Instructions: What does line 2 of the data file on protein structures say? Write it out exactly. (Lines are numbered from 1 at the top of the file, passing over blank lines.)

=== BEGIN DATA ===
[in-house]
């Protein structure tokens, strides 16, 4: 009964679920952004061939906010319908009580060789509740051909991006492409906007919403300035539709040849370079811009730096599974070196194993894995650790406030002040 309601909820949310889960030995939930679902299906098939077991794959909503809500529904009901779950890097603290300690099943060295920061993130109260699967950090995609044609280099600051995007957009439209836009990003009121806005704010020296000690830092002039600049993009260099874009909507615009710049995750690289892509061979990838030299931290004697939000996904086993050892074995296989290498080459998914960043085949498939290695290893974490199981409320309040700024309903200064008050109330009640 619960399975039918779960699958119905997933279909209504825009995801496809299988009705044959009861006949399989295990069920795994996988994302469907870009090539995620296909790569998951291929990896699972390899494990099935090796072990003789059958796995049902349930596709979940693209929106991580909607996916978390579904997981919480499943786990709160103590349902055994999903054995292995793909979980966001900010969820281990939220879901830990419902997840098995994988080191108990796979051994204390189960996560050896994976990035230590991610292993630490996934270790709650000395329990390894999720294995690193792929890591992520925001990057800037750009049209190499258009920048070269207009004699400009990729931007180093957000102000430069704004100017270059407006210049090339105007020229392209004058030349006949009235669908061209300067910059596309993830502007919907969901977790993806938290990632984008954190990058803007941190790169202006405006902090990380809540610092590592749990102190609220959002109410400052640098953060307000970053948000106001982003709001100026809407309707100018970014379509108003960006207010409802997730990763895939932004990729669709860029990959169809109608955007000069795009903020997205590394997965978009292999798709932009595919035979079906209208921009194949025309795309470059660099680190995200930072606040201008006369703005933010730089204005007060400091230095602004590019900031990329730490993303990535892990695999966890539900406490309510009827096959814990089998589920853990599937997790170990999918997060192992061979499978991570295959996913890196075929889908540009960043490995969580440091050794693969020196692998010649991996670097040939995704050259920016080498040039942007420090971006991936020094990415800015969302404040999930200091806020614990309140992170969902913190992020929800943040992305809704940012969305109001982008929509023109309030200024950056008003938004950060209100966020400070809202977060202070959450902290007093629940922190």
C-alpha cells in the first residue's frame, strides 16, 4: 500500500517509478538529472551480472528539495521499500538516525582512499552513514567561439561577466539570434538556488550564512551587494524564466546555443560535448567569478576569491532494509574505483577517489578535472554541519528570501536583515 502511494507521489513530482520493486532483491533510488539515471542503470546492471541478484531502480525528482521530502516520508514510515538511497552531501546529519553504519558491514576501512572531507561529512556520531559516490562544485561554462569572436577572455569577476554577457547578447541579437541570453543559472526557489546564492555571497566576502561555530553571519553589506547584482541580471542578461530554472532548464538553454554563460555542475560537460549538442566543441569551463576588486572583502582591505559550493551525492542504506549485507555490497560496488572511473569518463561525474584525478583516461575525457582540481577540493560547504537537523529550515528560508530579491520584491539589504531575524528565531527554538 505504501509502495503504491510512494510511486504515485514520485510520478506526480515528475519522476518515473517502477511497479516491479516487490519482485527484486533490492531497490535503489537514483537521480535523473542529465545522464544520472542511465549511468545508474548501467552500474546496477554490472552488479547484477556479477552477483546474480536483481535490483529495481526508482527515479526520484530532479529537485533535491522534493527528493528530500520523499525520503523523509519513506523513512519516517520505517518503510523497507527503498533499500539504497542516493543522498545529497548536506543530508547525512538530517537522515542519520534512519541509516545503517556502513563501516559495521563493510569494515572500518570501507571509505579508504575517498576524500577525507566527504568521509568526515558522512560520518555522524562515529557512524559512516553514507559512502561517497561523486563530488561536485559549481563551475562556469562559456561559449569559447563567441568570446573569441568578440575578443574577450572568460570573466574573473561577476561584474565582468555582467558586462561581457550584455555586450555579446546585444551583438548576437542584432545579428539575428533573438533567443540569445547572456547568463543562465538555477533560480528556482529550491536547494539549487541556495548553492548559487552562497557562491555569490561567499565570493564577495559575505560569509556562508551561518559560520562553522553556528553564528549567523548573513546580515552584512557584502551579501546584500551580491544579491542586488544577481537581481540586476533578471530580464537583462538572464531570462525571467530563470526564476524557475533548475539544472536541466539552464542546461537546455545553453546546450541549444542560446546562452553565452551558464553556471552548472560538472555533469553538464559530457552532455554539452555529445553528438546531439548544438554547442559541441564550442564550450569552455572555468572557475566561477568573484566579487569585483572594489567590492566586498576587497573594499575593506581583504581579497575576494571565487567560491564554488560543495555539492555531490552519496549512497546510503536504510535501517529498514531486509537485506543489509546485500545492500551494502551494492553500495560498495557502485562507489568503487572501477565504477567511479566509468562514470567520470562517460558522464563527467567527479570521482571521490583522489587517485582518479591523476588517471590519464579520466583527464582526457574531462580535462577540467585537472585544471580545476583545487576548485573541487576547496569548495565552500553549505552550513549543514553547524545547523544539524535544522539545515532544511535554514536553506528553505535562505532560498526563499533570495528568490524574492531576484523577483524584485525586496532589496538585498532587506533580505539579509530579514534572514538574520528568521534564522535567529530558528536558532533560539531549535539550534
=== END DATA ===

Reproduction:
């Protein structure tokens, strides 16, 4: 009964679920952004061939906010319908009580060789509740051909991006492409906007919403300035539709040849370079811009730096599974070196194993894995650790406030002040 309601909820949310889960030995939930679902299906098939077991794959909503809500529904009901779950890097603290300690099943060295920061993130109260699967950090995609044609280099600051995007957009439209836009990003009121806005704010020296000690830092002039600049993009260099874009909507615009710049995750690289892509061979990838030299931290004697939000996904086993050892074995296989290498080459998914960043085949498939290695290893974490199981409320309040700024309903200064008050109330009640 619960399975039918779960699958119905997933279909209504825009995801496809299988009705044959009861006949399989295990069920795994996988994302469907870009090539995620296909790569998951291929990896699972390899494990099935090796072990003789059958796995049902349930596709979940693209929106991580909607996916978390579904997981919480499943786990709160103590349902055994999903054995292995793909979980966001900010969820281990939220879901830990419902997840098995994988080191108990796979051994204390189960996560050896994976990035230590991610292993630490996934270790709650000395329990390894999720294995690193792929890591992520925001990057800037750009049209190499258009920048070269207009004699400009990729931007180093957000102000430069704004100017270059407006210049090339105007020229392209004058030349006949009235669908061209300067910059596309993830502007919907969901977790993806938290990632984008954190990058803007941190790169202006405006902090990380809540610092590592749990102190609220959002109410400052640098953060307000970053948000106001982003709001100026809407309707100018970014379509108003960006207010409802997730990763895939932004990729669709860029990959169809109608955007000069795009903020997205590394997965978009292999798709932009595919035979079906209208921009194949025309795309470059660099680190995200930072606040201008006369703005933010730089204005007060400091230095602004590019900031990329730490993303990535892990695999966890539900406490309510009827096959814990089998589920853990599937997790170990999918997060192992061979499978991570295959996913890196075929889908540009960043490995969580440091050794693969020196692998010649991996670097040939995704050259920016080498040039942007420090971006991936020094990415800015969302404040999930200091806020614990309140992170969902913190992020929800943040992305809704940012969305109001982008929509023109309030200024950056008003938004950060209100966020400070809202977060202070959450902290007093629940922190």